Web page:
I am not a fan of electronic gearing as it can produce cogging but that will depend on how much you gear and the setup you have. Previous to the SS I was forced to use 1:2 electronic gearing in my drives to get even a semi decent rapid (3400mm/min) but I needed twice that to get to the machines original rapids and on very slow moves I would notice cogging when watching a clock (dti)
 Having said that it will all depend on your aplication and encoder count, some people swear by it, just I am not one.

Servo/stepper may be similar now I am not sure as the servos I use are certainly not that kind of price (new anyway ;) ) One thing to make sure is that you are looking at similar kw/torque motors when comparing prices.

Hood
« Last Edit: April 16, 2009, 06:54:52 AM by Hood »

Offline simpson36

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Re: Opinion and advice - explain relationship of encoder to kernel speed
« Reply #38 on: April 16, 2009, 08:34:50 AM »
Hood, thanks for the replies. You always have good insight that gets me thinking.

My sense is that you have big machines, outside the capabilities of steppers. Beyond a certain point, steppers fall off the possibilities list and servos get stupidly expensive. I'm aware of this, but my focus is on my little baby mill, and at that level, (which seems to represents a very large percentage of MACH users), the pricing is very comperable. That's not my opinion, that's a contemprary fact.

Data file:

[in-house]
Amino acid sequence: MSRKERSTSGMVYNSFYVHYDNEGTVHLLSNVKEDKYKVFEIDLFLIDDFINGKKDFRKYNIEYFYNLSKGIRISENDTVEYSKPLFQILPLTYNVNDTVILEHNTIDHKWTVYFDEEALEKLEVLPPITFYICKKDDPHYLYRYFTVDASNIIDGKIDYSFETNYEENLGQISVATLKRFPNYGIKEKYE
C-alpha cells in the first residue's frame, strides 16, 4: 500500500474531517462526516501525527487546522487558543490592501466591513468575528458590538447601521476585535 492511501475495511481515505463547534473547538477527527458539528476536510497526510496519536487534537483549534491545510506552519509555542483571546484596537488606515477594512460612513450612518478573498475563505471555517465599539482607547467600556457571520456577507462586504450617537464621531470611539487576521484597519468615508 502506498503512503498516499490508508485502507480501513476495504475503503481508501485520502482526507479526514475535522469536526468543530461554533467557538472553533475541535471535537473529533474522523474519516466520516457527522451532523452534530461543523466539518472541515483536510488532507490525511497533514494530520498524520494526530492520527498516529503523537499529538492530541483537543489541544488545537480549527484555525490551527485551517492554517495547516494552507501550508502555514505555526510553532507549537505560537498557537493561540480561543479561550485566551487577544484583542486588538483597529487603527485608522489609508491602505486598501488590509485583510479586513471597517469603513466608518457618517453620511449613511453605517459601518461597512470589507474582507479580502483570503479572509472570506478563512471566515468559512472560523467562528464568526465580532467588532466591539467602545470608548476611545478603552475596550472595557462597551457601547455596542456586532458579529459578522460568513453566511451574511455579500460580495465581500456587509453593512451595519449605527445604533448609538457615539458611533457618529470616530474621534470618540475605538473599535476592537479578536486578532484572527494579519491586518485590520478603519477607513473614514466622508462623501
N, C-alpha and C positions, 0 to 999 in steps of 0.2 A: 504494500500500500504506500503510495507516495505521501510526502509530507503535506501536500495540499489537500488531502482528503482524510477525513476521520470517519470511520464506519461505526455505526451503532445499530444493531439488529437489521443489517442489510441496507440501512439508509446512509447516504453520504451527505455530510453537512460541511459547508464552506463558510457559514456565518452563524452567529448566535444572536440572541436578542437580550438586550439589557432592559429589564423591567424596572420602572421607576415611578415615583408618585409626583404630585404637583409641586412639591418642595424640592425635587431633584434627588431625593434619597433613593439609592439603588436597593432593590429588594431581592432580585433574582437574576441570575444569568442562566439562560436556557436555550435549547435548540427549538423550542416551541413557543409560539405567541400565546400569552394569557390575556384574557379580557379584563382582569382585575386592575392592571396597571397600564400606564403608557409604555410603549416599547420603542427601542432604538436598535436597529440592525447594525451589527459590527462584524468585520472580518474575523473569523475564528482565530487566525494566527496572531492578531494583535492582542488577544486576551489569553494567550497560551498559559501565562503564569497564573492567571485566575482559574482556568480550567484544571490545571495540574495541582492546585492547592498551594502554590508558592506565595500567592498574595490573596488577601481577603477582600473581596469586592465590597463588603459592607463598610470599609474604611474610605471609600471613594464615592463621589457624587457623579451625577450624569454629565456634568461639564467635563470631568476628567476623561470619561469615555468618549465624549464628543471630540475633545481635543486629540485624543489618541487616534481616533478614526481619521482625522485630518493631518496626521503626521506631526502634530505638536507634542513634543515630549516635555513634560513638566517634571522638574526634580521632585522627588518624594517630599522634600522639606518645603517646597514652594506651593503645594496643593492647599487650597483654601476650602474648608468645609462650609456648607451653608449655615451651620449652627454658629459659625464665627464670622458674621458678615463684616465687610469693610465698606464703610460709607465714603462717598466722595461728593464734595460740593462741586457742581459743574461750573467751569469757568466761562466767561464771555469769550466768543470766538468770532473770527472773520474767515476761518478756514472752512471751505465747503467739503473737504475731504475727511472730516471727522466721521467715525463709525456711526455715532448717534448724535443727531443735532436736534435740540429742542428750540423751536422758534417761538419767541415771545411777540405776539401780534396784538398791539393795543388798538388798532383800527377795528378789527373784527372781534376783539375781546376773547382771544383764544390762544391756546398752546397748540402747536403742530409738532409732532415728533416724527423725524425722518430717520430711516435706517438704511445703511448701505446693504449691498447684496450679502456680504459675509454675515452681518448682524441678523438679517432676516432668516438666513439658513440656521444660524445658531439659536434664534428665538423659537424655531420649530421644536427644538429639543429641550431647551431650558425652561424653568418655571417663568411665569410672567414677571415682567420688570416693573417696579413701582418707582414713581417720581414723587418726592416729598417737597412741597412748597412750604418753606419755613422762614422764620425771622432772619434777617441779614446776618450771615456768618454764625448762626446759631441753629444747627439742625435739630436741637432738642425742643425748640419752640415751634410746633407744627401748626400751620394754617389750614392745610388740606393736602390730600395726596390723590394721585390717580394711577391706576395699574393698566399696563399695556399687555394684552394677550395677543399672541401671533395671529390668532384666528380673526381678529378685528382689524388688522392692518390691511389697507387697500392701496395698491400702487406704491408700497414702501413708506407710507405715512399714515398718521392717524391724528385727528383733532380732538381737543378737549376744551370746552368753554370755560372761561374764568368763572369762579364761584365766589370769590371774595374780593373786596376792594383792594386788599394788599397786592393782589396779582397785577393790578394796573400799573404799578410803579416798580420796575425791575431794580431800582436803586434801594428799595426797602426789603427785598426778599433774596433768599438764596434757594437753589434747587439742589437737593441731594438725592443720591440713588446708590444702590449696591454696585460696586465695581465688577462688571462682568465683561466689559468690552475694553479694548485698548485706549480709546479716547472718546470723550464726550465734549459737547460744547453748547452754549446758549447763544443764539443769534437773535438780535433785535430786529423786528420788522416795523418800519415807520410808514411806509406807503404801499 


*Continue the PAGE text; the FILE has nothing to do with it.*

I don't want to get into a servo/stepper debate , but I will say that in my opinion, it is not really reasonable to compare steppers and servos on a power basis as their characteristics are so vastly different. They really each have their own place. I think a lot of the criticism of steppers is the result of people not acknowledging (or not knowing) their limitations and using them in situations that really call for servos.

While I am a newbee to home grown CNC, I am quite familiar with industrial closed loop control schemes and one of your comments  has me a little confused.

I am aware of how the Gecko servo drivers take step and direction pulses from MACH and keep track internally of the desired position and fault if 'x' deviation occurs.

My understanding at the moment is that MACH only sees the fault condition and has no awareness of the real time performance of the axis. i.e. the axis may be on the ragged edge for a long time and not fault, but MACH would be as unaware of this as it would be of missed steps in a stepper.

The differnece being the servo would catch up and not require rehoming.

The similarity being an out-of-tollerance ruined part.